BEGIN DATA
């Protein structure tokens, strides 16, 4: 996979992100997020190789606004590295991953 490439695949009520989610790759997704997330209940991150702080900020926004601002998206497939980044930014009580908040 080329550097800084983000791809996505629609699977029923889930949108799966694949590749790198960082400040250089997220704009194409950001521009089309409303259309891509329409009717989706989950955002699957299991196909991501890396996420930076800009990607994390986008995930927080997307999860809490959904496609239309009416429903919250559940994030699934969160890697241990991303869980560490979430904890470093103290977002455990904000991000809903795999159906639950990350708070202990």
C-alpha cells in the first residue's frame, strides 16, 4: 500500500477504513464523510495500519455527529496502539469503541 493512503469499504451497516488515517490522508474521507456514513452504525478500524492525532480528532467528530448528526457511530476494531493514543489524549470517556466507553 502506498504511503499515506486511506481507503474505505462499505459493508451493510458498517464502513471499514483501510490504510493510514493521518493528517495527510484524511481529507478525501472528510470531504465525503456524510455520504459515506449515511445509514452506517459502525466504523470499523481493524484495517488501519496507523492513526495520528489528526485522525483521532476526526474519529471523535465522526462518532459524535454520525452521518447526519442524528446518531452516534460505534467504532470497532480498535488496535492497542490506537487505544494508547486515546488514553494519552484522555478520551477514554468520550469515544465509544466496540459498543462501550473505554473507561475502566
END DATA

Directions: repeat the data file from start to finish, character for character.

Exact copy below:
């Protein structure tokens, strides 16, 4: 996979992100997020190789606004590295991953 490439695949009520989610790759997704997330209940991150702080900020926004601002998206497939980044930014009580908040 080329550097800084983000791809996505629609699977029923889930949108799966694949590749790198960082400040250089997220704009194409950001521009089309409303259309891509329409009717989706989950955002699957299991196909991501890396996420930076800009990607994390986008995930927080997307999860809490959904496609239309009416429903919250559940994030699934969160890697241990991303869980560490979430904890470093103290977002455990904000991000809903795999159906639950990350708070202990």
C-alpha cells in the first residue's frame, strides 16, 4: 500500500477504513464523510495500519455527529496502539469503541 493512503469499504451497516488515517490522508474521507456514513452504525478500524492525532480528532467528530448528526457511530476494531493514543489524549470517556466507553 502506498504511503499515506486511506481507503474505505462499505459493508451493510458498517464502513471499514483501510490504510493510514493521518493528517495527510484524511481529507478525501472528510470531504465525503456524510455520504459515506449515511445509514452506517459502525466504523470499523481493524484495517488501519496507523492513526495520528489528526485522525483521532476526526474519529471523535465522526462518532459524535454520525452521518447526519442524528446518531452516534460505534467504532470497532480498535488496535492497542490506537487505544494508547486515546488514553494519552484522555478520551477514554468520550469515544465509544466496540459498543462501550473505554473507561475502566